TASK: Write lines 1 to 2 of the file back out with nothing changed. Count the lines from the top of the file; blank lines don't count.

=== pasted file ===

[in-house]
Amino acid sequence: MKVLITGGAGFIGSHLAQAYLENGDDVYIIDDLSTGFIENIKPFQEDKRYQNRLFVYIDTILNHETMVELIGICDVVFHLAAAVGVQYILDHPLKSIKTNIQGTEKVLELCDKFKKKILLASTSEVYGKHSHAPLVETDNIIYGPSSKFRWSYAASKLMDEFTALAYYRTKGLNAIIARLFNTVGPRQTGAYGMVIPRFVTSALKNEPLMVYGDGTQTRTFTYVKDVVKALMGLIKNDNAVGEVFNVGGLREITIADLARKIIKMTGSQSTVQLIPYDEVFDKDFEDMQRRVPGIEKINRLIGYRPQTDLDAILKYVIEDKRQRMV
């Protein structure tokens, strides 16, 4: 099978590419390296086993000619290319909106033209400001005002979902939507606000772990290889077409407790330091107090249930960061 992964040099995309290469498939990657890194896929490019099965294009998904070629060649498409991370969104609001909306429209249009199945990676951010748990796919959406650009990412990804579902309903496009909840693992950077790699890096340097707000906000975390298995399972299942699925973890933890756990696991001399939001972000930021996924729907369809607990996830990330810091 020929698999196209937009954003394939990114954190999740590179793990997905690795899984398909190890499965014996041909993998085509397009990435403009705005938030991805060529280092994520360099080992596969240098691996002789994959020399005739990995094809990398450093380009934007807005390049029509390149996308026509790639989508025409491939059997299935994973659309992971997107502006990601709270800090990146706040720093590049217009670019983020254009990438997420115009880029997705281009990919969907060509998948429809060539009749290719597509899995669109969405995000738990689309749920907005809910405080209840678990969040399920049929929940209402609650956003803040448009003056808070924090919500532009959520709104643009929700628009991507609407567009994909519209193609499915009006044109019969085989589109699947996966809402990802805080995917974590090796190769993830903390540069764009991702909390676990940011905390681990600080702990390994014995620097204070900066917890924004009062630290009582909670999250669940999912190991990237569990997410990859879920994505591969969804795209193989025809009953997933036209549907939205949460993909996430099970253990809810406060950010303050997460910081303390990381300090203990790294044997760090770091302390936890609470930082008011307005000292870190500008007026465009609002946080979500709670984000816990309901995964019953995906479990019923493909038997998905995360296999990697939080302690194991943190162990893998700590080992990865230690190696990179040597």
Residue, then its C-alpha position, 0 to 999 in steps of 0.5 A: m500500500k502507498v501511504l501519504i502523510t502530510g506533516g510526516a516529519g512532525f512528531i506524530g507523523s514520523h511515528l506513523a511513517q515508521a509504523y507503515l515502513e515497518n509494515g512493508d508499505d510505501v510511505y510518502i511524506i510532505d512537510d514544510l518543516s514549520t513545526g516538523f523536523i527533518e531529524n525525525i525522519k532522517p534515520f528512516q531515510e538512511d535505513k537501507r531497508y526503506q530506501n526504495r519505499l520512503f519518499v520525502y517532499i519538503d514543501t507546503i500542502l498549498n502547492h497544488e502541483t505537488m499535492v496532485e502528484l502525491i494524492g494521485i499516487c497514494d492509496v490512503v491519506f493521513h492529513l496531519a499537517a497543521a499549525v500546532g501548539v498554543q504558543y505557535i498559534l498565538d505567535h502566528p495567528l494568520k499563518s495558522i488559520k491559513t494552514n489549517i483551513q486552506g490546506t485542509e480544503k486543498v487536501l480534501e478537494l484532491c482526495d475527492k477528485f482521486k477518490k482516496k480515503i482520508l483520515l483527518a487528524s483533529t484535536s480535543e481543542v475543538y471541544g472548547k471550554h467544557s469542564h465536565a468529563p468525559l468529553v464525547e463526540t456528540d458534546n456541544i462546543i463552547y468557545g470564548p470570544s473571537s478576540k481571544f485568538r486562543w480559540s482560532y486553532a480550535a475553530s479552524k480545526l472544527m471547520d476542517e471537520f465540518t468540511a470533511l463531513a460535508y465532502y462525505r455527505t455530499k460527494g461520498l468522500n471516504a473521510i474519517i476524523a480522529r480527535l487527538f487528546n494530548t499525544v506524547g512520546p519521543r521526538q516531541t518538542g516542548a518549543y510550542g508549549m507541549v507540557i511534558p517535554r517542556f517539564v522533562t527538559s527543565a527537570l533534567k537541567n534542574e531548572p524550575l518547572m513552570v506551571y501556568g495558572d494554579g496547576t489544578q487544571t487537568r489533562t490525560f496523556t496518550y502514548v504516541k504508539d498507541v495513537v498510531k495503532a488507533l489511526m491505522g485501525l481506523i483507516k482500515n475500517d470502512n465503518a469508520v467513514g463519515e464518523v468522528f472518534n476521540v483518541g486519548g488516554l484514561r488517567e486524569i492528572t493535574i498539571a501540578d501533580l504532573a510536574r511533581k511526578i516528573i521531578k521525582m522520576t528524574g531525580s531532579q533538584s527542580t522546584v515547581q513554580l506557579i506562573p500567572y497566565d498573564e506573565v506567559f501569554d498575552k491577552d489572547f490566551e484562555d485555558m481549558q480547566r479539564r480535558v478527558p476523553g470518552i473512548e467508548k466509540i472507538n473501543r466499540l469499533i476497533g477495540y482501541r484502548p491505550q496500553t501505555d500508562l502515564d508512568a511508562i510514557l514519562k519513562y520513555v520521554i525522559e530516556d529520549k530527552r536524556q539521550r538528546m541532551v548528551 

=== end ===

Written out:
[in-house]
Amino acid sequence: MKVLITGGAGFIGSHLAQAYLENGDDVYIIDDLSTGFIENIKPFQEDKRYQNRLFVYIDTILNHETMVELIGICDVVFHLAAAVGVQYILDHPLKSIKTNIQGTEKVLELCDKFKKKILLASTSEVYGKHSHAPLVETDNIIYGPSSKFRWSYAASKLMDEFTALAYYRTKGLNAIIARLFNTVGPRQTGAYGMVIPRFVTSALKNEPLMVYGDGTQTRTFTYVKDVVKALMGLIKNDNAVGEVFNVGGLREITIADLARKIIKMTGSQSTVQLIPYDEVFDKDFEDMQRRVPGIEKINRLIGYRPQTDLDAILKYVIEDKRQRMV